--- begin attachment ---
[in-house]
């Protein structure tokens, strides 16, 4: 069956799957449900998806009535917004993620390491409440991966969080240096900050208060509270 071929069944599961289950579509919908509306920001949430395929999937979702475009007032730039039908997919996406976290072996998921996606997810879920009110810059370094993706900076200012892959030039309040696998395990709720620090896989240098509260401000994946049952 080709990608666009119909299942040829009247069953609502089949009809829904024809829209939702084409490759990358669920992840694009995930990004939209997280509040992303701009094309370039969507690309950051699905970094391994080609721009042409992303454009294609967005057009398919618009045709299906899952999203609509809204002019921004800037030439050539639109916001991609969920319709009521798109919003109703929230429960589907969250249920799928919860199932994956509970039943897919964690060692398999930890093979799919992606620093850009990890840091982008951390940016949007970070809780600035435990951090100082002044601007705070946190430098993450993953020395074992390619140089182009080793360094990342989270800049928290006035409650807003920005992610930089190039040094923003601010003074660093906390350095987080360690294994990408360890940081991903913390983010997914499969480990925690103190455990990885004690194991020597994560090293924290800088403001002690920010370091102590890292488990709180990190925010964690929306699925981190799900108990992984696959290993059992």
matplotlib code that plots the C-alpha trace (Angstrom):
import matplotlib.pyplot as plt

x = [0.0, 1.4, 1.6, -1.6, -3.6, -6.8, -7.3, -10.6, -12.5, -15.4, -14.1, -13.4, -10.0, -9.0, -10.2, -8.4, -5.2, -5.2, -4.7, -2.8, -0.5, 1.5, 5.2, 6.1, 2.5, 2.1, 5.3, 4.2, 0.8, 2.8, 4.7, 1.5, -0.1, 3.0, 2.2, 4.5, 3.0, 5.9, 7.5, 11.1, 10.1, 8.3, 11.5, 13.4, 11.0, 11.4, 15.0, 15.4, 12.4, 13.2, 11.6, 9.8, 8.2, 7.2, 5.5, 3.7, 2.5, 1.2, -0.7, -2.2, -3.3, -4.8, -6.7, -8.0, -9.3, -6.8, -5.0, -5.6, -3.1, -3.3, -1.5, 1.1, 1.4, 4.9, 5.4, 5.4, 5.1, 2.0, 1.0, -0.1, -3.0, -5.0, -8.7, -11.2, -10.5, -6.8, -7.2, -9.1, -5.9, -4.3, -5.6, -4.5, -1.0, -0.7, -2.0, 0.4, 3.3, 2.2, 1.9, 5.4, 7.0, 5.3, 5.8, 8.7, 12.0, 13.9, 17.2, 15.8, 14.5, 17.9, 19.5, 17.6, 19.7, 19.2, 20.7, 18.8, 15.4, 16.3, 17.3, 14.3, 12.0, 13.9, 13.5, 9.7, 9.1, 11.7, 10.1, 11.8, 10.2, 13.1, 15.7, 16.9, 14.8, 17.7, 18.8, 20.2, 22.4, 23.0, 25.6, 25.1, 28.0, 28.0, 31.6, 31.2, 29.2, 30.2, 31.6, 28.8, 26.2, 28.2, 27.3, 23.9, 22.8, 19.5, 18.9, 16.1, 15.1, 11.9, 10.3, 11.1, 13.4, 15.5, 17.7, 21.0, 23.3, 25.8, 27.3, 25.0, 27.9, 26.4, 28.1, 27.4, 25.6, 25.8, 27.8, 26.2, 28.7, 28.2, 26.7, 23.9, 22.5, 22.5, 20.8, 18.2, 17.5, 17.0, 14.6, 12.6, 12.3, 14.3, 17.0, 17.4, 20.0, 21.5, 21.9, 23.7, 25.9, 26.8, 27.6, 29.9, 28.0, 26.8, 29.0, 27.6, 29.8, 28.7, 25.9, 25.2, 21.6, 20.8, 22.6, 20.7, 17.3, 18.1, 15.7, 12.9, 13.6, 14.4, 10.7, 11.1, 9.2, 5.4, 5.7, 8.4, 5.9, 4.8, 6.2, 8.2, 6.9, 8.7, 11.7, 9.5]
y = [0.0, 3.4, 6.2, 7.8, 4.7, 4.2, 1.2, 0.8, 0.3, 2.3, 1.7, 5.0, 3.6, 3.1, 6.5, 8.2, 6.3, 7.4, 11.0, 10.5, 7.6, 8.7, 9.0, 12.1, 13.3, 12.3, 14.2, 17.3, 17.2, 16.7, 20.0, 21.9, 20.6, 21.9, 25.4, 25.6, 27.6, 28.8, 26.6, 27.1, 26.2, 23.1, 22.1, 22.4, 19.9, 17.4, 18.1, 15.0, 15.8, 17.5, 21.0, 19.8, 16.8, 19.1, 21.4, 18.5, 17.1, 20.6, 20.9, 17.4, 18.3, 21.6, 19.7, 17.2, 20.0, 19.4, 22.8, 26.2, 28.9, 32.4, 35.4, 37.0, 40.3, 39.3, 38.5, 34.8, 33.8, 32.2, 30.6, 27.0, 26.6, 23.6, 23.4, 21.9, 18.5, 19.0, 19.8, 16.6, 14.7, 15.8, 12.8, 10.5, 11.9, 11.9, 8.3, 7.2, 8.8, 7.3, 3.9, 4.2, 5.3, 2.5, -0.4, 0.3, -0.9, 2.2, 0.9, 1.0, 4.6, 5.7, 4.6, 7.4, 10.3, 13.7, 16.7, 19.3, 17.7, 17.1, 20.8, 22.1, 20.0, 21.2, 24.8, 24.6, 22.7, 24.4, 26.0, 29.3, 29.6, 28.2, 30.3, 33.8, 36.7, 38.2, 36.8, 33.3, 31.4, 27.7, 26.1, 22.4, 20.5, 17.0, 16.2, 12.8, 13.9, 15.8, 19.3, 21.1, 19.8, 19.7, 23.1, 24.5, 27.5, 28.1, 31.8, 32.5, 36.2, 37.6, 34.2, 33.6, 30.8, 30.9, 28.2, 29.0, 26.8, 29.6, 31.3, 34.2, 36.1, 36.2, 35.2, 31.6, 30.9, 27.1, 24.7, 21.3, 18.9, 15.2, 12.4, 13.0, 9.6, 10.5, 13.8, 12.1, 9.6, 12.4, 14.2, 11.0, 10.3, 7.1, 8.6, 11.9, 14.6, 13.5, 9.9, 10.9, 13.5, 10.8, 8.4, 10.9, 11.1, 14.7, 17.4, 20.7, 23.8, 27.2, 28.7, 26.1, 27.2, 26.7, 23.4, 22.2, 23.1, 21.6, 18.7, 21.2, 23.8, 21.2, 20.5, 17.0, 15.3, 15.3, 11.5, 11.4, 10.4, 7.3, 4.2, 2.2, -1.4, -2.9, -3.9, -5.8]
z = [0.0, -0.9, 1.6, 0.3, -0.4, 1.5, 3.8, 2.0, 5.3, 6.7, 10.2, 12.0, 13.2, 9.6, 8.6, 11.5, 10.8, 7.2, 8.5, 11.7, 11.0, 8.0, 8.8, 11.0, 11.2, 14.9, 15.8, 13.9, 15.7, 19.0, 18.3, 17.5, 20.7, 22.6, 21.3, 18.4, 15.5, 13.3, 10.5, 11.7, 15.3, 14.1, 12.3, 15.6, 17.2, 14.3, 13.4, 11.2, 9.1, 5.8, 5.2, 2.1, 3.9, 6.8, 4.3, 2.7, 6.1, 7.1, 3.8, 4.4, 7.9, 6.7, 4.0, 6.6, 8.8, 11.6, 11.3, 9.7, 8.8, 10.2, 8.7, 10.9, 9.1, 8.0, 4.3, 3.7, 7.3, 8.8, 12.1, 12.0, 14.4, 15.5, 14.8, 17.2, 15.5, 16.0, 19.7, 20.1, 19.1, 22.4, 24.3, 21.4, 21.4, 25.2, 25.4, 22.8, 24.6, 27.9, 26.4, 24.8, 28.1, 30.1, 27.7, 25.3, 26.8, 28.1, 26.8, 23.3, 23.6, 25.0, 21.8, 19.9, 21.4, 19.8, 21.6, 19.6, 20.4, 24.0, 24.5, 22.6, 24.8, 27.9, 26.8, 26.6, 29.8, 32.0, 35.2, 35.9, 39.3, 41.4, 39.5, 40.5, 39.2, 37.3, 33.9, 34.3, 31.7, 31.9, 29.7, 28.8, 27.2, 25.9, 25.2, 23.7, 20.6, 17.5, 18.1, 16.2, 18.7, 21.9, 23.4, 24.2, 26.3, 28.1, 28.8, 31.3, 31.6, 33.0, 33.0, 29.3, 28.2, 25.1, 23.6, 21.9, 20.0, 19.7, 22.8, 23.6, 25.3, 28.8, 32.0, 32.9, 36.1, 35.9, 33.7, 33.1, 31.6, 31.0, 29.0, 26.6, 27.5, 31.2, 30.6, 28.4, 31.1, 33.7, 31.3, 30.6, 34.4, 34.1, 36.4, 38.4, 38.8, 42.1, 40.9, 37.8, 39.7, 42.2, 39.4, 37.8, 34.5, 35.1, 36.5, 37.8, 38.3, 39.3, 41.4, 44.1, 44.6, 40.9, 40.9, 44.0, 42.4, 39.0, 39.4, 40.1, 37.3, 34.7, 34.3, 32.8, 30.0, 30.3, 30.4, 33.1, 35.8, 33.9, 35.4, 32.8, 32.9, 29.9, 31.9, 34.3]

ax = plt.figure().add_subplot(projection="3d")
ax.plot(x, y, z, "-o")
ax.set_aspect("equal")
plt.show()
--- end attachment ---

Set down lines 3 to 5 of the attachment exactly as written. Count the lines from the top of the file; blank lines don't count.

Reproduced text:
matplotlib code that plots the C-alpha trace (Angstrom):
import matplotlib.pyplot as plt

x = [0.0, 1.4, 1.6, -1.6, -3.6, -6.8, -7.3, -10.6, -12.5, -15.4, -14.1, -13.4, -10.0, -9.0, -10.2, -8.4, -5.2, -5.2, -4.7, -2.8, -0.5, 1.5, 5.2, 6.1, 2.5, 2.1, 5.3, 4.2, 0.8, 2.8, 4.7, 1.5, -0.1, 3.0, 2.2, 4.5, 3.0, 5.9, 7.5, 11.1, 10.1, 8.3, 11.5, 13.4, 11.0, 11.4, 15.0, 15.4, 12.4, 13.2, 11.6, 9.8, 8.2, 7.2, 5.5, 3.7, 2.5, 1.2, -0.7, -2.2, -3.3, -4.8, -6.7, -8.0, -9.3, -6.8, -5.0, -5.6, -3.1, -3.3, -1.5, 1.1, 1.4, 4.9, 5.4, 5.4, 5.1, 2.0, 1.0, -0.1, -3.0, -5.0, -8.7, -11.2, -10.5, -6.8, -7.2, -9.1, -5.9, -4.3, -5.6, -4.5, -1.0, -0.7, -2.0, 0.4, 3.3, 2.2, 1.9, 5.4, 7.0, 5.3, 5.8, 8.7, 12.0, 13.9, 17.2, 15.8, 14.5, 17.9, 19.5, 17.6, 19.7, 19.2, 20.7, 18.8, 15.4, 16.3, 17.3, 14.3, 12.0, 13.9, 13.5, 9.7, 9.1, 11.7, 10.1, 11.8, 10.2, 13.1, 15.7, 16.9, 14.8, 17.7, 18.8, 20.2, 22.4, 23.0, 25.6, 25.1, 28.0, 28.0, 31.6, 31.2, 29.2, 30.2, 31.6, 28.8, 26.2, 28.2, 27.3, 23.9, 22.8, 19.5, 18.9, 16.1, 15.1, 11.9, 10.3, 11.1, 13.4, 15.5, 17.7, 21.0, 23.3, 25.8, 27.3, 25.0, 27.9, 26.4, 28.1, 27.4, 25.6, 25.8, 27.8, 26.2, 28.7, 28.2, 26.7, 23.9, 22.5, 22.5, 20.8, 18.2, 17.5, 17.0, 14.6, 12.6, 12.3, 14.3, 17.0, 17.4, 20.0, 21.5, 21.9, 23.7, 25.9, 26.8, 27.6, 29.9, 28.0, 26.8, 29.0, 27.6, 29.8, 28.7, 25.9, 25.2, 21.6, 20.8, 22.6, 20.7, 17.3, 18.1, 15.7, 12.9, 13.6, 14.4, 10.7, 11.1, 9.2, 5.4, 5.7, 8.4, 5.9, 4.8, 6.2, 8.2, 6.9, 8.7, 11.7, 9.5]